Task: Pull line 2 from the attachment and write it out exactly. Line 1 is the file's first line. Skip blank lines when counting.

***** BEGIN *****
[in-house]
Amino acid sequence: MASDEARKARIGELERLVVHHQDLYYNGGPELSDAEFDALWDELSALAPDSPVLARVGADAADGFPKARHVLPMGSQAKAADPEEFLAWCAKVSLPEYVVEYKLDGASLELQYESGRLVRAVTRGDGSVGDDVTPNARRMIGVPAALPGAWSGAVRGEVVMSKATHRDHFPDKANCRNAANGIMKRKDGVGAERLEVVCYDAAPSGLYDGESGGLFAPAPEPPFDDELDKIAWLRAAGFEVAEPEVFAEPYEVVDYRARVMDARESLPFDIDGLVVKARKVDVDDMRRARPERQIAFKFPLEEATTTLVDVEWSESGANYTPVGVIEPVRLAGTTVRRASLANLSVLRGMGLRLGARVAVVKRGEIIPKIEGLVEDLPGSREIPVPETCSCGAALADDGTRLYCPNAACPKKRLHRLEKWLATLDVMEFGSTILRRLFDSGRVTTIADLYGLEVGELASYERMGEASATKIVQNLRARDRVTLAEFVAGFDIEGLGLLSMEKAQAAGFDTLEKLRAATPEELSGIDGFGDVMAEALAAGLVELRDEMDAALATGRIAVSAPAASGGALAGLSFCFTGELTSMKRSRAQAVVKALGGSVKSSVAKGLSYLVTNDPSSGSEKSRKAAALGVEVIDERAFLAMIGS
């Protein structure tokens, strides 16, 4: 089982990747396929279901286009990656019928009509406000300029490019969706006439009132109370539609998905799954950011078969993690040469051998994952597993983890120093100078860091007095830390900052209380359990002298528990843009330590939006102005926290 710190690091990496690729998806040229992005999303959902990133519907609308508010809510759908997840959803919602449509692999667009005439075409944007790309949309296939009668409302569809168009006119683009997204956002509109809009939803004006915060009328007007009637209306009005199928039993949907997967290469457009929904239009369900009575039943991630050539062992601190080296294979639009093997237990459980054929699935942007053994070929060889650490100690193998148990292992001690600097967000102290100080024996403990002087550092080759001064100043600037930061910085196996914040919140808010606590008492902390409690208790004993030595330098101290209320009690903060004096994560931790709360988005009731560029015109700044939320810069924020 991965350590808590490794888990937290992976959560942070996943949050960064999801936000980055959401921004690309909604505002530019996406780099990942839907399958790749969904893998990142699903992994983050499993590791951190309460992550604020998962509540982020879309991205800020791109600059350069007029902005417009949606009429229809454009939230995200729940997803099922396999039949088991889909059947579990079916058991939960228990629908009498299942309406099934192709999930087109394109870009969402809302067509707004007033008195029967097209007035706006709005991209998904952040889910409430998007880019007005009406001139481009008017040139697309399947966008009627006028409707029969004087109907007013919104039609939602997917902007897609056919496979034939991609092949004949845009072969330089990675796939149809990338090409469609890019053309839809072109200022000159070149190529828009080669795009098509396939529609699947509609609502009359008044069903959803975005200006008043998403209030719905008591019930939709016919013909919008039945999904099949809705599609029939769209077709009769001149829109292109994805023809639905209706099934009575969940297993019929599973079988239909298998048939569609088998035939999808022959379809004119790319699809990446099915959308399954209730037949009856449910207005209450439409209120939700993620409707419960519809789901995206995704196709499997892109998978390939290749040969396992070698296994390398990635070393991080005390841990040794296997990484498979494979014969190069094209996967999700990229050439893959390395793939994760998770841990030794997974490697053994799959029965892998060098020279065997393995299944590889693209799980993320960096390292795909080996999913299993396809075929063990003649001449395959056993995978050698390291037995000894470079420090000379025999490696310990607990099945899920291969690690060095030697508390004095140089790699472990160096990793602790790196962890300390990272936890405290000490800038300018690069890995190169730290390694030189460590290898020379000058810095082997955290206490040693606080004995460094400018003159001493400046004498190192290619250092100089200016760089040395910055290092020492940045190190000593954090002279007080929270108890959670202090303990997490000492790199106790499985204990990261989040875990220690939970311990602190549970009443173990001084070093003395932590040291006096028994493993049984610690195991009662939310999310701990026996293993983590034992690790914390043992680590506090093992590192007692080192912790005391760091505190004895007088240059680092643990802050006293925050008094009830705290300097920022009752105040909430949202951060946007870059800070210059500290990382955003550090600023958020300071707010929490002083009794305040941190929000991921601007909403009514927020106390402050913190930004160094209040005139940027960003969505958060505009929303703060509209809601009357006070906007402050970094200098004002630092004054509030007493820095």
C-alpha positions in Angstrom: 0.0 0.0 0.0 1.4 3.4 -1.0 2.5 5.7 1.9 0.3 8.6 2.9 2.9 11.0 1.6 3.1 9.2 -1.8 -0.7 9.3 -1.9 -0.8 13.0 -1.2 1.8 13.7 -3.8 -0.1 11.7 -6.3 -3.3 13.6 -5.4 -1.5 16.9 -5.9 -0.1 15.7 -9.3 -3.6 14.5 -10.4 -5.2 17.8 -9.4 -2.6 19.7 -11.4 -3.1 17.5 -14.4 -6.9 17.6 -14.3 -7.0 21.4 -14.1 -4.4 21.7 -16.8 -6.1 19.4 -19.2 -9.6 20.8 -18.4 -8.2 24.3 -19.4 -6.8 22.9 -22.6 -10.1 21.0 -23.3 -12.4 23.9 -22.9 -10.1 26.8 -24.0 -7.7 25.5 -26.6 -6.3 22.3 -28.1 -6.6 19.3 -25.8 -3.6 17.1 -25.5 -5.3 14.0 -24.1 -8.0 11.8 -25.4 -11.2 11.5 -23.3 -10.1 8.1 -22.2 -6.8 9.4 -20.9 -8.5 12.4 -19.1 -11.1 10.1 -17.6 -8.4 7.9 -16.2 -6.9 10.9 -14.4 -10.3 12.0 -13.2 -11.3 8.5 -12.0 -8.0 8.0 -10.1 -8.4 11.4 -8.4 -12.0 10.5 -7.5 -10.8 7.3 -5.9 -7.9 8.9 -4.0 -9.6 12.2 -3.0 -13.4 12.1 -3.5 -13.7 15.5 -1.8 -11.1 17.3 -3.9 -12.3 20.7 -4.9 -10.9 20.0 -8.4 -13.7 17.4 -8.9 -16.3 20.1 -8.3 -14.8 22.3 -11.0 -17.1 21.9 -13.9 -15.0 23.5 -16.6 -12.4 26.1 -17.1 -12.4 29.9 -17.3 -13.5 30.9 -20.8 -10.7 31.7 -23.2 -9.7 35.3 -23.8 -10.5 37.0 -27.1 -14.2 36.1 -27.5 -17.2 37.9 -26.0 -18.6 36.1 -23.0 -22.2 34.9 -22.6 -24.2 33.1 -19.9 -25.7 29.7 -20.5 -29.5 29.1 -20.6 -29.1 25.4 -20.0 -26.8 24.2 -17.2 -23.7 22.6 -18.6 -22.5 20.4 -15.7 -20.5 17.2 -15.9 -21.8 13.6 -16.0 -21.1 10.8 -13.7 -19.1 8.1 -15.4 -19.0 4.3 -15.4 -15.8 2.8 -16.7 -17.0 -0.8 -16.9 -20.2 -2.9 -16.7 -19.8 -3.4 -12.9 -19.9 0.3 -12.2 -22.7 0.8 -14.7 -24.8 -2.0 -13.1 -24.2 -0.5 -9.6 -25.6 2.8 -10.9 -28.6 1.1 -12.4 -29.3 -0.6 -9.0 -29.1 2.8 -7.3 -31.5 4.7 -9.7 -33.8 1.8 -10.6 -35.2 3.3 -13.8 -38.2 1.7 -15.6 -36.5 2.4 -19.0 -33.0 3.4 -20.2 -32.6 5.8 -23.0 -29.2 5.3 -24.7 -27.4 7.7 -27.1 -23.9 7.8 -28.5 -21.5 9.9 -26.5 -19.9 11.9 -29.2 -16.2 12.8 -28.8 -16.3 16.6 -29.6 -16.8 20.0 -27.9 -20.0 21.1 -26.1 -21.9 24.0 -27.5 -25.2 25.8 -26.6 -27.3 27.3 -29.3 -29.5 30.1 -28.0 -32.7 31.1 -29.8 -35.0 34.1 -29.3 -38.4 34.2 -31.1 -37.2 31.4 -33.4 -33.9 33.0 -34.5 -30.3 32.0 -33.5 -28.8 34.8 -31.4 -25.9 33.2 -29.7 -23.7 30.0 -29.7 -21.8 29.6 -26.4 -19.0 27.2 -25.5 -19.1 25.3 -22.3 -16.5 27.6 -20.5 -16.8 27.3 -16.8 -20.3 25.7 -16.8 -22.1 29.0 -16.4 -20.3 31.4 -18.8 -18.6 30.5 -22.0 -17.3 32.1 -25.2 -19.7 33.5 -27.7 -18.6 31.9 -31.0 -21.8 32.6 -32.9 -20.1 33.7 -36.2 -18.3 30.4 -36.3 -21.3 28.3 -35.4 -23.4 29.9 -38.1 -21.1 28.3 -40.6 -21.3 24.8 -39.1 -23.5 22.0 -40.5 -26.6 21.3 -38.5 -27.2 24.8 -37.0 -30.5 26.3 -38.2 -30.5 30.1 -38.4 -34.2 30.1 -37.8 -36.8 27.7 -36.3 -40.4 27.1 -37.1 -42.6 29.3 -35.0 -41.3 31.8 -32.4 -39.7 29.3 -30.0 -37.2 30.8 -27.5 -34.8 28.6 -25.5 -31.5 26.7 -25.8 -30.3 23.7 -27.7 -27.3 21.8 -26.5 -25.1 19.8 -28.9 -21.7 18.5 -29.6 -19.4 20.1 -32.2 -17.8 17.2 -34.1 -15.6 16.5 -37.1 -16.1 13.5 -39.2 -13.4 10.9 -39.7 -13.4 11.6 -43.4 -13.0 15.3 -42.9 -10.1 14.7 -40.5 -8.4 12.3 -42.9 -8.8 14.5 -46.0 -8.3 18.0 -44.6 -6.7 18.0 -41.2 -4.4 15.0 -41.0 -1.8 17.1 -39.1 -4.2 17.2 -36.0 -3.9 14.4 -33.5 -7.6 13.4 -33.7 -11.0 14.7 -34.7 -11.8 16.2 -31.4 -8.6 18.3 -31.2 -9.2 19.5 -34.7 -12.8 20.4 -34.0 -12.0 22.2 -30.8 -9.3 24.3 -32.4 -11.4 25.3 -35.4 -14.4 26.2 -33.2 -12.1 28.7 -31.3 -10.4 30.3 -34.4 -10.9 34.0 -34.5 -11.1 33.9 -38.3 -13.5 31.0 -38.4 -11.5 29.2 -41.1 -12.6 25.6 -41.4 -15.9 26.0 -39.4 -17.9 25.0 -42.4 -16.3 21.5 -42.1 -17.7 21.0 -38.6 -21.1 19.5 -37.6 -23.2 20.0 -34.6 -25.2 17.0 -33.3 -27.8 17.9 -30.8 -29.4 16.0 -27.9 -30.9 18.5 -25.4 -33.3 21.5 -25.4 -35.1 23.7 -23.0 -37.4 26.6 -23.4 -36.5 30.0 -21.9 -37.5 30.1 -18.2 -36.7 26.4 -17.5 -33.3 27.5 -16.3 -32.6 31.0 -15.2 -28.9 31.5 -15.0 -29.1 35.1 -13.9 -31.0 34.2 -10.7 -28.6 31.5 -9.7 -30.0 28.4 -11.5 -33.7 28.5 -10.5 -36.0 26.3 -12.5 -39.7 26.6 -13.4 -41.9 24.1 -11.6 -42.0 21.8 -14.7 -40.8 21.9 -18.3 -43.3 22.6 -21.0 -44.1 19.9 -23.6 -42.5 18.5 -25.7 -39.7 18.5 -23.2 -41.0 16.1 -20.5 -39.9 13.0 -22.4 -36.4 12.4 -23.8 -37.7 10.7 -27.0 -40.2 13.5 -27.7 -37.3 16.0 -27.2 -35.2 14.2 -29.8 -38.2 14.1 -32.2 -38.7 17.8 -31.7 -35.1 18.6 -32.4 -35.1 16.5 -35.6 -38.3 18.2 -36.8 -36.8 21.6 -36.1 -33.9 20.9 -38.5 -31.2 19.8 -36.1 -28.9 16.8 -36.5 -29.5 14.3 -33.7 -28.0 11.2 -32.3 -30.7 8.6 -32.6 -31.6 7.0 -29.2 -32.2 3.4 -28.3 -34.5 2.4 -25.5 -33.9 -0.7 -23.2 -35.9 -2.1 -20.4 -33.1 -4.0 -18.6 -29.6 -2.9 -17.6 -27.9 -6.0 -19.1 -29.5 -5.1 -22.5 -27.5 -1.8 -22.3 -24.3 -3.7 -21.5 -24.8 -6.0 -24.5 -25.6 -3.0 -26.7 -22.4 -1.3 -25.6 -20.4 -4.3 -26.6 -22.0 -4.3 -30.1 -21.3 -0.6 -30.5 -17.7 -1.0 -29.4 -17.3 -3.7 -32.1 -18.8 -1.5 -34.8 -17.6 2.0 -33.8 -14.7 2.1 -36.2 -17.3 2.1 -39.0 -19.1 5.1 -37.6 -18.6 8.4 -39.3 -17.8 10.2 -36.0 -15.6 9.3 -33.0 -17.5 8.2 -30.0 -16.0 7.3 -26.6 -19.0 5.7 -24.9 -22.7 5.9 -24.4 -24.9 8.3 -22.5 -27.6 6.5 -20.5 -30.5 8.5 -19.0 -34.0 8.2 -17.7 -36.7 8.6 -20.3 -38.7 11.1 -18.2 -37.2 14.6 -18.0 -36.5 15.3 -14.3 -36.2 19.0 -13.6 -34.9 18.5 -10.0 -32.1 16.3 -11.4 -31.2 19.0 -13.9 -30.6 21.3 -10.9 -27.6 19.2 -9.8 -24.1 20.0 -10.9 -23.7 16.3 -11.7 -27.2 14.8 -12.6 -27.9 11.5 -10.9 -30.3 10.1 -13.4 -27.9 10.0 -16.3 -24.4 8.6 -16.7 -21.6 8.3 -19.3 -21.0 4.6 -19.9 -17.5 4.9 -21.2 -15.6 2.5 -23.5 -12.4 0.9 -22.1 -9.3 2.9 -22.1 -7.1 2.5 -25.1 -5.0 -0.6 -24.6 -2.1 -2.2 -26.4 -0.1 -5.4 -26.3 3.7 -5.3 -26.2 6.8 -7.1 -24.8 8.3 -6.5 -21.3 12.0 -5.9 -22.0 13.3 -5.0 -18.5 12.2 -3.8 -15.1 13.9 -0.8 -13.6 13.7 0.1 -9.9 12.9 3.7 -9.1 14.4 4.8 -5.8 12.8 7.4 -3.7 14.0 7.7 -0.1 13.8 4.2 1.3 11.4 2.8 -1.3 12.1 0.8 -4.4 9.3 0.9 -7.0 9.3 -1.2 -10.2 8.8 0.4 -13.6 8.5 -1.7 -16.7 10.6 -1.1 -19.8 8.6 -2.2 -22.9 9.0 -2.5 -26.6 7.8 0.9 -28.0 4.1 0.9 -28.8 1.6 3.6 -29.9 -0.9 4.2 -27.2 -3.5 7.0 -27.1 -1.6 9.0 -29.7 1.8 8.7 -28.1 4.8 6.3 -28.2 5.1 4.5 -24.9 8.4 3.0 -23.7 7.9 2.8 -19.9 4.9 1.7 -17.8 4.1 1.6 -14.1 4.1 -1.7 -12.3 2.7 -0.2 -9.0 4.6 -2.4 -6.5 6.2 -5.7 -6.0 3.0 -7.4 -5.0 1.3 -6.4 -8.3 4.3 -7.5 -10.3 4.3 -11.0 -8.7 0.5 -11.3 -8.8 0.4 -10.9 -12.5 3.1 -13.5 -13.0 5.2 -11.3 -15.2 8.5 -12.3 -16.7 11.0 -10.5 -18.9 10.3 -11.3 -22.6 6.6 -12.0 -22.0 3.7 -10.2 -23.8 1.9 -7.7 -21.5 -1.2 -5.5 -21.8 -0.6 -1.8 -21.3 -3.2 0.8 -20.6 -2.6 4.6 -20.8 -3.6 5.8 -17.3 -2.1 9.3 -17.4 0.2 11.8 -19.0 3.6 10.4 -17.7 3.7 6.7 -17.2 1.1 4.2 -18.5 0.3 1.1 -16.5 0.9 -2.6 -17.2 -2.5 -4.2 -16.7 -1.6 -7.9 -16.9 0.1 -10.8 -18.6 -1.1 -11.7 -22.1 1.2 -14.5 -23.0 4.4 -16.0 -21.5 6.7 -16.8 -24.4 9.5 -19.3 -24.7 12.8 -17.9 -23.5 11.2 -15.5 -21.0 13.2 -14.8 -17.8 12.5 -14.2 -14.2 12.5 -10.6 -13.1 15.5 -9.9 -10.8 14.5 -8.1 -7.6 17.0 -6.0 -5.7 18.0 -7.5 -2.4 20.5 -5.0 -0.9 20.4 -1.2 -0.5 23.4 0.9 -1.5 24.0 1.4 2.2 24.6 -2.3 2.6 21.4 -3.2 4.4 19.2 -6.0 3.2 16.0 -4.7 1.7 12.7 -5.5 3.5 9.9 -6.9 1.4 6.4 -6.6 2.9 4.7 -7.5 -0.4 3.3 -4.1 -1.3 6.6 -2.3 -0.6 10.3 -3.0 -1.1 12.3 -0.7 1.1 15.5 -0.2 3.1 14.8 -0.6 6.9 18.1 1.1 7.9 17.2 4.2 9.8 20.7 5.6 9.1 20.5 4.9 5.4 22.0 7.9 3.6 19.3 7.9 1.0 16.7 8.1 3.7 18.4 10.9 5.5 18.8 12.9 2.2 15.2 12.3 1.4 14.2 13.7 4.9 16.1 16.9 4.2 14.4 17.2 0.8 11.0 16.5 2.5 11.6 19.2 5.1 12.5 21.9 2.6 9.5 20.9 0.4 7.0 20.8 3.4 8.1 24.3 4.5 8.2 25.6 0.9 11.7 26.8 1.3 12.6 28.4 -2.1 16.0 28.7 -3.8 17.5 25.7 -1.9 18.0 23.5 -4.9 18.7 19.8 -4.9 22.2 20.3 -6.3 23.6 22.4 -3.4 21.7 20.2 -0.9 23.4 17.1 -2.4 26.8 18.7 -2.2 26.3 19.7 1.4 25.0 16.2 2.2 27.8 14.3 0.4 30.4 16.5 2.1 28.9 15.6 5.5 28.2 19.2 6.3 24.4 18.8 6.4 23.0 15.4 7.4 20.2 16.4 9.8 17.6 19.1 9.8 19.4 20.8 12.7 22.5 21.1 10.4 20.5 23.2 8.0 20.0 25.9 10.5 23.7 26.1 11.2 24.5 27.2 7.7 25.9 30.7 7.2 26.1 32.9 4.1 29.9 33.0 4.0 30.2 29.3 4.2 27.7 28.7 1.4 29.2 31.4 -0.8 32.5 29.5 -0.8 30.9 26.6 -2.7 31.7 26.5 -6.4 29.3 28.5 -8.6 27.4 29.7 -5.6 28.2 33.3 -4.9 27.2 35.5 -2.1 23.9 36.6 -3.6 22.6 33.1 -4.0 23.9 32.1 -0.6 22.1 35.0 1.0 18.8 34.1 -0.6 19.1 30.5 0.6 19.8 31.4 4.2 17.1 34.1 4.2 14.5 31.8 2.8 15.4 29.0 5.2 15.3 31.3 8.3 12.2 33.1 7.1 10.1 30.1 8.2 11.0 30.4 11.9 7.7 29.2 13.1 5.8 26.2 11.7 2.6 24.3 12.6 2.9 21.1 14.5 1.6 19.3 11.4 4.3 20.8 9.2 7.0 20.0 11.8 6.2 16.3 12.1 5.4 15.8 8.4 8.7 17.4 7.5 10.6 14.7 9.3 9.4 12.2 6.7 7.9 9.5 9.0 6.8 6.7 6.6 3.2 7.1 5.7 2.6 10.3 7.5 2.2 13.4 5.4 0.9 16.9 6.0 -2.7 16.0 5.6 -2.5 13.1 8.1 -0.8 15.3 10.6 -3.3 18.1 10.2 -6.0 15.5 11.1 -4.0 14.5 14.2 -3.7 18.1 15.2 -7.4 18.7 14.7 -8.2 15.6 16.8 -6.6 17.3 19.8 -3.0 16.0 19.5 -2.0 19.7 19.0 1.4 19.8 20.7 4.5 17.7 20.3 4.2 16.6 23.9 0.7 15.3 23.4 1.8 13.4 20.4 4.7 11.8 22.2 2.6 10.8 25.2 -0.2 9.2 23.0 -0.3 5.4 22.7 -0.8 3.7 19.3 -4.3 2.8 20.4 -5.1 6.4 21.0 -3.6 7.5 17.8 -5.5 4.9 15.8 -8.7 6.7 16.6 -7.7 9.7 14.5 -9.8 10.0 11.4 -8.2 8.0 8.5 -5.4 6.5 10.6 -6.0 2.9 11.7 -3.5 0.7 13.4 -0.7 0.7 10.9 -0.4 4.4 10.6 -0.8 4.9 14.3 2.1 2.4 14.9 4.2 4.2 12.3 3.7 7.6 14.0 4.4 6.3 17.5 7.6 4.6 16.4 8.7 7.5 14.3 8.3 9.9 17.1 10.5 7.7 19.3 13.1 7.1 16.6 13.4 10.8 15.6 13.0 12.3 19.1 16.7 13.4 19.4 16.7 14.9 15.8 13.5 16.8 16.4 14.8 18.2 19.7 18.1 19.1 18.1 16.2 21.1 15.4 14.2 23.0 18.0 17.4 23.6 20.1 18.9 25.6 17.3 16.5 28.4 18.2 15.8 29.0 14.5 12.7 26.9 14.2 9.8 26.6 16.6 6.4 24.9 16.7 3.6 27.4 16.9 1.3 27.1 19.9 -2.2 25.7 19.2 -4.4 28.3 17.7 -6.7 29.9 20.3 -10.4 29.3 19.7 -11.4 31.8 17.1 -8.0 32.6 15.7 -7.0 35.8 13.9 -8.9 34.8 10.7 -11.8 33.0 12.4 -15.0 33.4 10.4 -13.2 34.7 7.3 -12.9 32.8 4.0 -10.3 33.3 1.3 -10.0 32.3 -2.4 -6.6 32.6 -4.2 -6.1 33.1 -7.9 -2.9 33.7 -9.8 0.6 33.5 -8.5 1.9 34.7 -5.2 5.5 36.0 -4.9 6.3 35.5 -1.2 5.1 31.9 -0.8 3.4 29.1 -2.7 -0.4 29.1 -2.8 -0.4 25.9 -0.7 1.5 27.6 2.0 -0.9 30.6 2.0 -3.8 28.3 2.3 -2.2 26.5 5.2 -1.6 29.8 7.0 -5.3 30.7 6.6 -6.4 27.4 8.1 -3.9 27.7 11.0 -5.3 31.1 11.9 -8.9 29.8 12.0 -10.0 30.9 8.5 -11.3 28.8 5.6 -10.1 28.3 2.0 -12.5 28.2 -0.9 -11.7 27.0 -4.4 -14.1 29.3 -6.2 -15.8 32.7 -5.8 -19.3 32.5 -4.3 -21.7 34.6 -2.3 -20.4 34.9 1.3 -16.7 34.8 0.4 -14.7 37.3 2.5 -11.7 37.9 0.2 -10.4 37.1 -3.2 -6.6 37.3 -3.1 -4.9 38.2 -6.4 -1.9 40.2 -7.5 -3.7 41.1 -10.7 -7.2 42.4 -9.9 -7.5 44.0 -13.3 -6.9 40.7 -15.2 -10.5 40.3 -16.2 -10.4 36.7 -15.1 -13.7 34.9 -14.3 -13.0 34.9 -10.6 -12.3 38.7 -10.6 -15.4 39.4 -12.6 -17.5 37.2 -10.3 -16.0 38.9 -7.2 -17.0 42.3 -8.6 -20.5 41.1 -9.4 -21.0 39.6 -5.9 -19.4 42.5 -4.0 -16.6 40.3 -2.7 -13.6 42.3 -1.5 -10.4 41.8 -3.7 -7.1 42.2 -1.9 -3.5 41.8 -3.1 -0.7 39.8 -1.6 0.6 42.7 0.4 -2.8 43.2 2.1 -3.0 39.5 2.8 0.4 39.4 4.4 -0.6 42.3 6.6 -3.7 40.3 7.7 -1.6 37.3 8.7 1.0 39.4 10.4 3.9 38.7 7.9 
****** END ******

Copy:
Amino acid sequence: MASDEARKARIGELERLVVHHQDLYYNGGPELSDAEFDALWDELSALAPDSPVLARVGADAADGFPKARHVLPMGSQAKAADPEEFLAWCAKVSLPEYVVEYKLDGASLELQYESGRLVRAVTRGDGSVGDDVTPNARRMIGVPAALPGAWSGAVRGEVVMSKATHRDHFPDKANCRNAANGIMKRKDGVGAERLEVVCYDAAPSGLYDGESGGLFAPAPEPPFDDELDKIAWLRAAGFEVAEPEVFAEPYEVVDYRARVMDARESLPFDIDGLVVKARKVDVDDMRRARPERQIAFKFPLEEATTTLVDVEWSESGANYTPVGVIEPVRLAGTTVRRASLANLSVLRGMGLRLGARVAVVKRGEIIPKIEGLVEDLPGSREIPVPETCSCGAALADDGTRLYCPNAACPKKRLHRLEKWLATLDVMEFGSTILRRLFDSGRVTTIADLYGLEVGELASYERMGEASATKIVQNLRARDRVTLAEFVAGFDIEGLGLLSMEKAQAAGFDTLEKLRAATPEELSGIDGFGDVMAEALAAGLVELRDEMDAALATGRIAVSAPAASGGALAGLSFCFTGELTSMKRSRAQAVVKALGGSVKSSVAKGLSYLVTNDPSSGSEKSRKAAALGVEVIDERAFLAMIGS